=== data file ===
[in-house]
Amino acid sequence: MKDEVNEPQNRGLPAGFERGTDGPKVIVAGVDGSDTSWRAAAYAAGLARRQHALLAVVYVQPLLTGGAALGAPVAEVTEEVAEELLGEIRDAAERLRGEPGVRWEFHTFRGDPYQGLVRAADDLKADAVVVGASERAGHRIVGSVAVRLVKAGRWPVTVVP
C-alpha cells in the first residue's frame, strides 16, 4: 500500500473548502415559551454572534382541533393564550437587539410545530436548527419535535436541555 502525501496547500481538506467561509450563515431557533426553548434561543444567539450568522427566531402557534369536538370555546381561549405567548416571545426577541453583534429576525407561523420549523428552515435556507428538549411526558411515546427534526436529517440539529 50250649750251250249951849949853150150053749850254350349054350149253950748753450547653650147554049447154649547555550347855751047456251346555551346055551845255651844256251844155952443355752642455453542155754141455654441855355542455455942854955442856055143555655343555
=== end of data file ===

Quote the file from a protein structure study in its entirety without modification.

[in-house]
Amino acid sequence: MKDEVNEPQNRGLPAGFERGTDGPKVIVAGVDGSDTSWRAAAYAAGLARRQHALLAVVYVQPLLTGGAALGAPVAEVTEEVAEELLGEIRDAAERLRGEPGVRWEFHTFRGDPYQGLVRAADDLKADAVVVGASERAGHRIVGSVAVRLVKAGRWPVTVVP
C-alpha cells in the first residue's frame, strides 16, 4: 500500500473548502415559551454572534382541533393564550437587539410545530436548527419535535436541555 502525501496547500481538506467561509450563515431557533426553548434561543444567539450568522427566531402557534369536538370555546381561549405567548416571545426577541453583534429576525407561523420549523428552515435556507428538549411526558411515546427534526436529517440539529 50250649750251250249951849949853150150053749850254350349054350149253950748753450547653650147554049447154649547555550347855751047456251346555551346055551845255651844256251844155952443355752642455453542155754141455654441855355542455455942854955442856055143555655343555